Are you one the over 50 million adults who suffer from a sleep disorder? Throughout the course of history, there has always been a high demand for medications that treat disorders of over-excited central nervous systems. In the early 20th century, Seconal was created to treat insomnia and anxiety.
Studies show that over 30 percent of adults occasionally experience insomnia. Meanwhile, over 15 percent of other adults have short-term insomnia that lasts less than three months.
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Moreover, 10 percent have a chronic insomnia disorder, which lasts for at least three months. This chronic condition can increase the risk of depression and high blood pressure. Research shows that approximately $63 billion dollars of productivity is lost due to insomnia each year.
These staggering numbers show the increasing need for substances that provide relief to these ailments, but history has repeatedly proven that each new sleeping pill carries its own risks of addiction. Initially, Seconal showed great results and promises of relief, but over time, physicians started seeing problems attributed to its use.
The height of its use was in the 1960s. Today, barbiturates have been largely phased out of regular use. Many illicit drug users seek out Seconal as a way to pad the symptoms of come-downs from stimulants like cocaine and methamphetamine. Notably, Seconal is also used in the controversial physician-assisted suicide program that some states have legalized.
Fighting Addiction Yourself is Difficult. Let Our Experts Help!
Fighting Addiction Yourself is Difficult. Let Our Experts Help!
What Is Seconal?
Seconal is the brand name for secobarbital sodium, a barbiturate that was patented for use in 1934. It possesses many different uses and boasts effects that are anesthetic, anxiolytic (anti-anxiety), sedative, and hypnotic. While it’s seldom prescribed today, it’s still occasionally used an anesthetic for short procedures.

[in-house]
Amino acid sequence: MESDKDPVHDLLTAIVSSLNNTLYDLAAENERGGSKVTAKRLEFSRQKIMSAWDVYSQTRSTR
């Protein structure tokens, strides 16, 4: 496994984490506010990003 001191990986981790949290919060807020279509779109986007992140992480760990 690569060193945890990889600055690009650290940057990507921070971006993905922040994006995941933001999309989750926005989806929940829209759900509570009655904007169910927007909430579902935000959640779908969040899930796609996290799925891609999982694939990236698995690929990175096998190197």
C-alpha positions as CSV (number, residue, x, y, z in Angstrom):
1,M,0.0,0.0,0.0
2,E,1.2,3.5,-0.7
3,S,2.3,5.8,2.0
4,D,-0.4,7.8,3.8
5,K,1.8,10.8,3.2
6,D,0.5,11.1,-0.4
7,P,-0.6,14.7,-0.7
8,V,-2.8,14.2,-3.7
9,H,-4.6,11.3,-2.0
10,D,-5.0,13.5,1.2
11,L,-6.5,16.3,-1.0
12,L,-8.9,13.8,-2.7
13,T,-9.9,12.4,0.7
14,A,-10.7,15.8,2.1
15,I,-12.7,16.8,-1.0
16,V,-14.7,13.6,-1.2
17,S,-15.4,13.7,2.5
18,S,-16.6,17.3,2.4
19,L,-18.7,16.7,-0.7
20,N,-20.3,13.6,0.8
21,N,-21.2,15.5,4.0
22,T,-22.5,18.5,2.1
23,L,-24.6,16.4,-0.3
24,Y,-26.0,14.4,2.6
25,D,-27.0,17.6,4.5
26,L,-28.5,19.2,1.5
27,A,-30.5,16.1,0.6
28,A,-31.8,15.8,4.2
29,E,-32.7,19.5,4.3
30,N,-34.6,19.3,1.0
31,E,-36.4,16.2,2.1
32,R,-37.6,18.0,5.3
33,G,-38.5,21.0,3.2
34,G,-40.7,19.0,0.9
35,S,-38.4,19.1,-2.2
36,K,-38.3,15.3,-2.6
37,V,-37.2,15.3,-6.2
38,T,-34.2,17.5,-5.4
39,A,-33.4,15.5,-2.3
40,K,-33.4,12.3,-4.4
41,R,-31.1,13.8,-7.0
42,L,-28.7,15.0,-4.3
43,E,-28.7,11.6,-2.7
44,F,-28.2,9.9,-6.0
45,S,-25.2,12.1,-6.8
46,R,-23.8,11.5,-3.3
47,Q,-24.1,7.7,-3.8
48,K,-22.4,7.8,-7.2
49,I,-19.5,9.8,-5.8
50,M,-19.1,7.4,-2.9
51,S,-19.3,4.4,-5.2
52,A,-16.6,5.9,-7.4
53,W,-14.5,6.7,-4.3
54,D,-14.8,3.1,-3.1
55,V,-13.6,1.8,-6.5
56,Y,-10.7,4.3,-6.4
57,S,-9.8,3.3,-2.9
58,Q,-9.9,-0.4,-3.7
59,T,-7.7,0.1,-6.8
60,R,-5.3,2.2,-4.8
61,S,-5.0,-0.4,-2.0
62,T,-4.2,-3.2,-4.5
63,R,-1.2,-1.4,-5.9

Due to its classification as a barbiturate, Seconal is a drug known as a central nervous system (CNS) depressant. By increasing the levels of a neurotransmitter called gamma-aminobutyric acid (GABA), your brain can regulate feelings of anxiety, stress, and fear by inhibiting the nerve impulses that carry these feelings to the brain. Seconal mimics this natural GABA flow, so it binds with receptors in the brain, activates them over and over, and creates an excess flood of GABA.
Therefore, Seconal has the ability to slow down CNS functions, such as breathing, reaction time, and heart rate. These side effects make the user feel calm and drowsy, but they’re also dangerous when driving a car or doing similar activities.
Seconal is only intended to be taken in short-term doses. Patients are advised to not take the drug for longer than ten days. When abused, the medication can actually worsen the symptoms of sleeplessness and anxiety. As your brain starts adjusting to the effects of Seconal, it can start relying on it.
What Are the Signs of Seconal Addiction?
Addiction is often the result of prolonged or recreational use of a drug. The longer a barbiturate like Seconal is used, the more likely a dependence or addiction can develop. Addiction is a chronic and progressive disease that’s often difficult to pinpoint in its early stages. It’s always recommended to monitor the use of a barbiturate, in order to determine an impending tolerance.